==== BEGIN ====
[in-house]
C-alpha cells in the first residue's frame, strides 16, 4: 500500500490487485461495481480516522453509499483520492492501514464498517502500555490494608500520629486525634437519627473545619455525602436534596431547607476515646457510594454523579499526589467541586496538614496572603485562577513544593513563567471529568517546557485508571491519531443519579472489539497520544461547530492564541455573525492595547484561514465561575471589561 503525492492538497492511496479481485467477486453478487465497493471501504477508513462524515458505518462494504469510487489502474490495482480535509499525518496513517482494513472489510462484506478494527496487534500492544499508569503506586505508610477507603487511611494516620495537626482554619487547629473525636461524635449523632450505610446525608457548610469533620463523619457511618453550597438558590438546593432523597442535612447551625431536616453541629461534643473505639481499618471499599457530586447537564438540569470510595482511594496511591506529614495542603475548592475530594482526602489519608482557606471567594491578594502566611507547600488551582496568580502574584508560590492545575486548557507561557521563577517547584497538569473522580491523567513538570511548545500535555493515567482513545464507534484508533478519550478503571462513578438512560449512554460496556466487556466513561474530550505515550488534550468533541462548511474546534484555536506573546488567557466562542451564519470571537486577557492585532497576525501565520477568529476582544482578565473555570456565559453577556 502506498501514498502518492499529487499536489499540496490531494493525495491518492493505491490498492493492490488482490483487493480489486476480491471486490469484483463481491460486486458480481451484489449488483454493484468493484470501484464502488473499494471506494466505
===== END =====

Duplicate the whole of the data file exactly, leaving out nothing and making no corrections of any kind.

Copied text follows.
[in-house]
C-alpha cells in the first residue's frame, strides 16, 4: 500500500490487485461495481480516522453509499483520492492501514464498517502500555490494608500520629486525634437519627473545619455525602436534596431547607476515646457510594454523579499526589467541586496538614496572603485562577513544593513563567471529568517546557485508571491519531443519579472489539497520544461547530492564541455573525492595547484561514465561575471589561 503525492492538497492511496479481485467477486453478487465497493471501504477508513462524515458505518462494504469510487489502474490495482480535509499525518496513517482494513472489510462484506478494527496487534500492544499508569503506586505508610477507603487511611494516620495537626482554619487547629473525636461524635449523632450505610446525608457548610469533620463523619457511618453550597438558590438546593432523597442535612447551625431536616453541629461534643473505639481499618471499599457530586447537564438540569470510595482511594496511591506529614495542603475548592475530594482526602489519608482557606471567594491578594502566611507547600488551582496568580502574584508560590492545575486548557507561557521563577517547584497538569473522580491523567513538570511548545500535555493515567482513545464507534484508533478519550478503571462513578438512560449512554460496556466487556466513561474530550505515550488534550468533541462548511474546534484555536506573546488567557466562542451564519470571537486577557492585532497576525501565520477568529476582544482578565473555570456565559453577556 502506498501514498502518492499529487499536489499540496490531494493525495491518492493505491490498492493492490488482490483487493480489486476480491471486490469484483463481491460486486458480481451484489449488483454493484468493484470501484464502488473499494471506494466505